As well as walking backwards along the route this year, my plan has always been to walk as many non-standard Wainwright legs as possible, while still maintaining as many of the usual stops as possible to facilitate baggage transfer.
In the opening sentences of his Coast to Coast guide book, Wainwright states that he wanted to “encourage in others the ambition to devise with the aid of maps their own cross-country marathons and not be merely followers of other people’s routes”. Millions of people ignored this encouragement (myself included) and slavishly walked the route he set out in 1972 – and we are all the better for it in my opinion. I doubt his route could be improved on, but it can be modified and amended, possibly without too much detriment and hopefully that will be my plan for this walk.
There were certain restrictions placed on Wainwright’s route when he was planning the walk in 1971 and 1972 – he had to stick to Rights of Way for one thing. One small error of judgement in his original route guided readers well to the north of Orton to take in the fabulous limestone pavement and the ancient settlement at Castle Folds – he received threats and letters from the local farmer for the amount of traffic this generated, across what was actually private land and the farmer installed a bull to deter walkers. AW finally had to revise the route and use the roads to the south of Great Asby Scar instead of the much finer higher alternative. The higher route is now all Open Access and I will be using this as part of my 2011 walk.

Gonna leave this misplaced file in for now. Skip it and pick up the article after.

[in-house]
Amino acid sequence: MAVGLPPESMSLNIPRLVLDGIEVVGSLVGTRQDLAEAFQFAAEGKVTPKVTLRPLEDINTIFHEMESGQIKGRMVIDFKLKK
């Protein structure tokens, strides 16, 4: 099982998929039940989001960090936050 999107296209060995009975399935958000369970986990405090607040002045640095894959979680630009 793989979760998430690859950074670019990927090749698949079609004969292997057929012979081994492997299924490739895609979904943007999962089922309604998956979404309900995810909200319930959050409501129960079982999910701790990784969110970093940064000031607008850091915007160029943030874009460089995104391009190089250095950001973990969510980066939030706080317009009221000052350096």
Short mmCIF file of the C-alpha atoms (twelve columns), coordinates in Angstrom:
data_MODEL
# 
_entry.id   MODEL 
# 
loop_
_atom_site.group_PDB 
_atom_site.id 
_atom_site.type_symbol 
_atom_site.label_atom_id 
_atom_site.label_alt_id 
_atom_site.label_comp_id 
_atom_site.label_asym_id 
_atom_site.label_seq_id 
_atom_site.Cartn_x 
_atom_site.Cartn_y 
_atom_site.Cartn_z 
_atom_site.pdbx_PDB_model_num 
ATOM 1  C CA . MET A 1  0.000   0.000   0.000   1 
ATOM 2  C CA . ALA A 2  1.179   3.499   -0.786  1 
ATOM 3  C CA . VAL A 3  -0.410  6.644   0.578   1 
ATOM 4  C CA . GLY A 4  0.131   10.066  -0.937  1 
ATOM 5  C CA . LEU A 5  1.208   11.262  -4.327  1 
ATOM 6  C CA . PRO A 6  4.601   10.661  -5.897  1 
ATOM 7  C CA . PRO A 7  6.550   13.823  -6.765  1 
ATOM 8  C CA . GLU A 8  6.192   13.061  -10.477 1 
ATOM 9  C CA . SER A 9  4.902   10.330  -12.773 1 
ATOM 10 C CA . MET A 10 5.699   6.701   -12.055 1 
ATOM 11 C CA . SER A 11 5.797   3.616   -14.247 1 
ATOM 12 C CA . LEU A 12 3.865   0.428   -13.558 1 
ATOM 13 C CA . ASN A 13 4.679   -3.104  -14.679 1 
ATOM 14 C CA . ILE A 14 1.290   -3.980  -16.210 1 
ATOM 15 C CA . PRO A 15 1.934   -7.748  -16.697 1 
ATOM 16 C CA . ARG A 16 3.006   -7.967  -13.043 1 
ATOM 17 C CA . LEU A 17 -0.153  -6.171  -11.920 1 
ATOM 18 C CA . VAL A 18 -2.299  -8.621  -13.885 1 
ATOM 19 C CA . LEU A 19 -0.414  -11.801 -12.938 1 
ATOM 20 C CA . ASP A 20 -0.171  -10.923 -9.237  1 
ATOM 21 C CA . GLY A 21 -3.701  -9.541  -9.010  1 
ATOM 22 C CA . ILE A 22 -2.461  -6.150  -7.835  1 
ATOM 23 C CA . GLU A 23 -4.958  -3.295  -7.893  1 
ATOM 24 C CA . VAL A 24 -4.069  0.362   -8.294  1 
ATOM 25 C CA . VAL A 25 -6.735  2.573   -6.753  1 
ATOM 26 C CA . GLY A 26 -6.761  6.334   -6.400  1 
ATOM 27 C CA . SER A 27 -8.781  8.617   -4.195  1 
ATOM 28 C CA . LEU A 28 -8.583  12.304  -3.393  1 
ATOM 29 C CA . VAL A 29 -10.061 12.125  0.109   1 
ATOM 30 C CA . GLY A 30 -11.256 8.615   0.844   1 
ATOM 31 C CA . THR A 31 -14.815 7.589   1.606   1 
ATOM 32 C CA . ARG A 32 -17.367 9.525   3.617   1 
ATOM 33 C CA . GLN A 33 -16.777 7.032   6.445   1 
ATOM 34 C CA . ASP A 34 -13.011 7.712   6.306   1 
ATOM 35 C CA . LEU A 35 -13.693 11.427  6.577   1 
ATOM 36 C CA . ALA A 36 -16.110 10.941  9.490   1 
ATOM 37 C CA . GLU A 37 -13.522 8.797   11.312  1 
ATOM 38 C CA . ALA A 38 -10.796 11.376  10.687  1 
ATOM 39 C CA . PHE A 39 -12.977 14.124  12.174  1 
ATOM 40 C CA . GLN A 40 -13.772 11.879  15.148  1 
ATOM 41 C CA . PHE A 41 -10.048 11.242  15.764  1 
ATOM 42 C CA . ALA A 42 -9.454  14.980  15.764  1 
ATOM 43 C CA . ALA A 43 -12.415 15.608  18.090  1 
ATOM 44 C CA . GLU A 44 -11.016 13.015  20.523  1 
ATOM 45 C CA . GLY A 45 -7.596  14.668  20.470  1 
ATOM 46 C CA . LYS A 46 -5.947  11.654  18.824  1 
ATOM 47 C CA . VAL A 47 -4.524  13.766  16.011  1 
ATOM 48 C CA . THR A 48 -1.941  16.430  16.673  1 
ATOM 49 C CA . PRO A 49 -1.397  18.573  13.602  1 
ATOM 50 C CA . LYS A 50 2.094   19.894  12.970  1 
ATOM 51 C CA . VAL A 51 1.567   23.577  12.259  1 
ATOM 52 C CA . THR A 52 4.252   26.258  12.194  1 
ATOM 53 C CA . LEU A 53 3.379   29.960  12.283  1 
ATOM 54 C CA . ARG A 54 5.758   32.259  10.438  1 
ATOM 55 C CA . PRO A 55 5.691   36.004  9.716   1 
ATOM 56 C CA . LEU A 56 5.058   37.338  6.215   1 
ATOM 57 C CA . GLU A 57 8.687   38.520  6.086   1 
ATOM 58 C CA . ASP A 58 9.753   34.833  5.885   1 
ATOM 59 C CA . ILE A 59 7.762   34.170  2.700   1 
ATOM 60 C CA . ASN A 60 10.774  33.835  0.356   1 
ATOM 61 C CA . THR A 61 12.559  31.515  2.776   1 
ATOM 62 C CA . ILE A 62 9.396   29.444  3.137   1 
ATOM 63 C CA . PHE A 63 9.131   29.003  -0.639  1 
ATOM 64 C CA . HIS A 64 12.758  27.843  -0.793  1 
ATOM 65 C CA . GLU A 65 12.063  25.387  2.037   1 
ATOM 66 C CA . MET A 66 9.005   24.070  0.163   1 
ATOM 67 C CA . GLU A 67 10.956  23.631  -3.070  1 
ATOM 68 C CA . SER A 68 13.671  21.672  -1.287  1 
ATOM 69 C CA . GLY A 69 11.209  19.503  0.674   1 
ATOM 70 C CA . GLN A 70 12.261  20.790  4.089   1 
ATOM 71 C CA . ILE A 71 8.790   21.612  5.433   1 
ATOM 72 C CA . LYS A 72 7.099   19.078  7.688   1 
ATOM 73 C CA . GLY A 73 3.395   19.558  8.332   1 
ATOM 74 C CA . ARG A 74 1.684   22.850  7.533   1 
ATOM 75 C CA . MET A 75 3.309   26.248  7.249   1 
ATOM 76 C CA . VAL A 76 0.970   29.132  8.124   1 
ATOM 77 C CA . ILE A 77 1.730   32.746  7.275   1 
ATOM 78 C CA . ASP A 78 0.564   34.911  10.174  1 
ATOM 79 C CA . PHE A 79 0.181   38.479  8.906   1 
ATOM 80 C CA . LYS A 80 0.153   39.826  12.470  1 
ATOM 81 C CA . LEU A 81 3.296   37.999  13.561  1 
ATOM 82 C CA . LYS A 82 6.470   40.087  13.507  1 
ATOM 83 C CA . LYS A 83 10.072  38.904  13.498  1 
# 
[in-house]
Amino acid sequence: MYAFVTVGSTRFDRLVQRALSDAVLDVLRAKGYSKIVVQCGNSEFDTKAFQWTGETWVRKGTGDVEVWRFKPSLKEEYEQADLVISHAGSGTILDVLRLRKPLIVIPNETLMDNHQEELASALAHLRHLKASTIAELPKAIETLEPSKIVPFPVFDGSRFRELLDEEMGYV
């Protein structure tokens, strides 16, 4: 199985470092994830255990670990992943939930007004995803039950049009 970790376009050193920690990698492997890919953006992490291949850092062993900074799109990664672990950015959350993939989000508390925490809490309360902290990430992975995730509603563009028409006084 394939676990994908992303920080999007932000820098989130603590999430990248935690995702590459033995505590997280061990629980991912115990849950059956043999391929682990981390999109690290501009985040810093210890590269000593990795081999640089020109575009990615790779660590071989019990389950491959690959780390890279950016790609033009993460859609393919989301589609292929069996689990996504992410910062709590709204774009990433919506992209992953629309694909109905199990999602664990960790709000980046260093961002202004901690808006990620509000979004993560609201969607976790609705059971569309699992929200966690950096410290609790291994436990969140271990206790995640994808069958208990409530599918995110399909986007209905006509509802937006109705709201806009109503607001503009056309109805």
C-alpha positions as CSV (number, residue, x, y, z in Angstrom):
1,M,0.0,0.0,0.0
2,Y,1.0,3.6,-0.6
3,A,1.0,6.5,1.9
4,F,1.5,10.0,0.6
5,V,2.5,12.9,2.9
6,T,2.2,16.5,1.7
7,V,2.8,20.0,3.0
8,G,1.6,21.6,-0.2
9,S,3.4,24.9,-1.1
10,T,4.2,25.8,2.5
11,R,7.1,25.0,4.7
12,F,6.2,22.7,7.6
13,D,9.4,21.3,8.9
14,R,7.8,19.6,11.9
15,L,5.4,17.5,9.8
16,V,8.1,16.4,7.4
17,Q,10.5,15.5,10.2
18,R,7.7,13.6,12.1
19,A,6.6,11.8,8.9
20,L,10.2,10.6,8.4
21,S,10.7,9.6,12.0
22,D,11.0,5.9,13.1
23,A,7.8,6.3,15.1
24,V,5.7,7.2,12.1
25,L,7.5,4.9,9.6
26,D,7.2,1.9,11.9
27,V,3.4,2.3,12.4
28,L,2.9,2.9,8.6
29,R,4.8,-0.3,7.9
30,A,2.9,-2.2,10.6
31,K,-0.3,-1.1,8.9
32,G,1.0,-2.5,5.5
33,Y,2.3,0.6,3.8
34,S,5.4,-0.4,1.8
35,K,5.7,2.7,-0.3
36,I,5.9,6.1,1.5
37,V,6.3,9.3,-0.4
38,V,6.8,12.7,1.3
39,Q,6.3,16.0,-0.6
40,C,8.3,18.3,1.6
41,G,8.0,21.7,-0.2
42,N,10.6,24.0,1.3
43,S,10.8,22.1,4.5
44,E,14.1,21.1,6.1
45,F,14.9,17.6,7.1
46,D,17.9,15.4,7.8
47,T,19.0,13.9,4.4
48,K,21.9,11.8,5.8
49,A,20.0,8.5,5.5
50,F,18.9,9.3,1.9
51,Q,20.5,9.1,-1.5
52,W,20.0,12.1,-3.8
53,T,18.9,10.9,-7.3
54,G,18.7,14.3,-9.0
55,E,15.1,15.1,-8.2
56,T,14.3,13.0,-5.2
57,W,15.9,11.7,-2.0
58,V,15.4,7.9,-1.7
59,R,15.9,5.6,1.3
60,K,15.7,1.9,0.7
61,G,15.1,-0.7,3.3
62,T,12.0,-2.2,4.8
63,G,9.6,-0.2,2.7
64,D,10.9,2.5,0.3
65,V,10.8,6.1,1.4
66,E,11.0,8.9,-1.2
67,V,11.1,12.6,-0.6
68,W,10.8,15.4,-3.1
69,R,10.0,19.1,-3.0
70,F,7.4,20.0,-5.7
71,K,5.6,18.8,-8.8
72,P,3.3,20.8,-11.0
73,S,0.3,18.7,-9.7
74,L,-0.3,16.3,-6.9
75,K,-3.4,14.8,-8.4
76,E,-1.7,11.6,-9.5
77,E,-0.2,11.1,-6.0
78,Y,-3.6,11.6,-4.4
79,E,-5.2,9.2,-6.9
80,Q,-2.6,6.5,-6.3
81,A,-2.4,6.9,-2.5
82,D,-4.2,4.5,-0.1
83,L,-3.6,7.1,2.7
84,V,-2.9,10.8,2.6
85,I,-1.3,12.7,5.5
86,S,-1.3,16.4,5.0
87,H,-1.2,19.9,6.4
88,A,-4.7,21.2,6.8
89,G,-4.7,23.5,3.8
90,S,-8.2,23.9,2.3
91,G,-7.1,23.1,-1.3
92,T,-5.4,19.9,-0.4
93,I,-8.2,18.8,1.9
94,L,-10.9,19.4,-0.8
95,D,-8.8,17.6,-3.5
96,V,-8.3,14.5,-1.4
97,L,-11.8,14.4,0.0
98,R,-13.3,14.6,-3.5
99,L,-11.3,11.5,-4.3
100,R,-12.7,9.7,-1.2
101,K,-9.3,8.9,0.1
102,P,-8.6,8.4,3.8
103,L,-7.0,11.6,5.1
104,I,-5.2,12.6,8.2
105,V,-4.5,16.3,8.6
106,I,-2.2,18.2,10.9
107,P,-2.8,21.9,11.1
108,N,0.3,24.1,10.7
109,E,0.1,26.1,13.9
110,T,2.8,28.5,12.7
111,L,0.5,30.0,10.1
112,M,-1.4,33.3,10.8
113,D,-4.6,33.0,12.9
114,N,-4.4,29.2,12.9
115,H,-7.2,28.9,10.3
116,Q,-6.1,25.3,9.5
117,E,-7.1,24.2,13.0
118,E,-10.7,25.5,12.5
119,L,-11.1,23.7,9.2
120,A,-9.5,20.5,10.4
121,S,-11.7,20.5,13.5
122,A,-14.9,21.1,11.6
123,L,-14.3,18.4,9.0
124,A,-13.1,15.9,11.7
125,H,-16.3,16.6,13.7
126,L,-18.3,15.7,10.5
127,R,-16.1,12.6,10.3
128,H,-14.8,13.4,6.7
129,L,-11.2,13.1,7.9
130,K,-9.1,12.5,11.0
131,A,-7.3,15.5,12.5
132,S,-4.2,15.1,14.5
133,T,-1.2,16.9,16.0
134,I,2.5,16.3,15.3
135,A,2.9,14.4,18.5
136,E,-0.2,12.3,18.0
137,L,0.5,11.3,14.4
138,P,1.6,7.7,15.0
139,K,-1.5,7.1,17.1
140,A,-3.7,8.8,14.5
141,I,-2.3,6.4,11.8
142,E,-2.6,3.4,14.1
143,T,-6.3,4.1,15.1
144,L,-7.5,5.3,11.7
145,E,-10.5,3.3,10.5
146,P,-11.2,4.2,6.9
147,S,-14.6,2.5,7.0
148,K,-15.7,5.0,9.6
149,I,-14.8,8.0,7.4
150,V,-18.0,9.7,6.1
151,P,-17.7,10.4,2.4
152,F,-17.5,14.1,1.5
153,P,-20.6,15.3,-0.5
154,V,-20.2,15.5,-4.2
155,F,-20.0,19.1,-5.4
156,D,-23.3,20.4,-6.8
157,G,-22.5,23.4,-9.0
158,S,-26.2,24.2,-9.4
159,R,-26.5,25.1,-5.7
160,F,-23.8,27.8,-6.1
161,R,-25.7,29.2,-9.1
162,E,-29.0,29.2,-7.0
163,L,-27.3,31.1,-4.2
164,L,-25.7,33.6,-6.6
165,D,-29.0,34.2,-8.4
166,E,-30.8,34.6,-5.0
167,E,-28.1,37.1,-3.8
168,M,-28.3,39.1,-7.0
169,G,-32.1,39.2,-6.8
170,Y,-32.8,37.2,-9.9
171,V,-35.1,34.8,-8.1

I’m sure too, there were also times when AW had to choose one fine path from A to B over another equally fine path, I now have the chance to pick the other path. The section of path between Keld and Reeth, for example, has so many possibilities that AW couldn’t detail them all. I’ll be using little trodden paths to take in Great Pinseat and using a path through the old mining scars of Forefield Rake and Friarfold Rake.
Robin Hood’s Bay to Grosmont
Right from the off I’m leaving the traditional route and I’m heading south out of RHB instead of north. My plan is to avoid the road walking around Hawkser and the dreadful orange bogs across the Graystone Hills. Instead I follow the Cleveland Way south, along the cliff path before heading west to pick up the start of the Lyke Wake Walk at Ravenscar. The path here is well defined, mostly firm underfoot and crosses wild, exposed, heather moorland. At the Lilla Cross I head north west to pick up the Whinstone Ridge, a well defined is somewhat muddy path that crosses Goathland Moor. At the end of this path I’ll follow footpaths into Grosmont.
Approaching Jugger Howe Beck on the Lyke Wake Walk path
On the whole I don’t expect my feet to be any drier when I arrive at Grosmont, but I will have avoided all road walking, crossed much more moorland and spent more time in wild and lonely scenery – something that is almost completely lacking from the original route through Hawkser, the Graystone Hills and the Littlebeck woods. I also manage to avoid the knee-crunching, 33% descent into Grosmont along Fair Head Lane.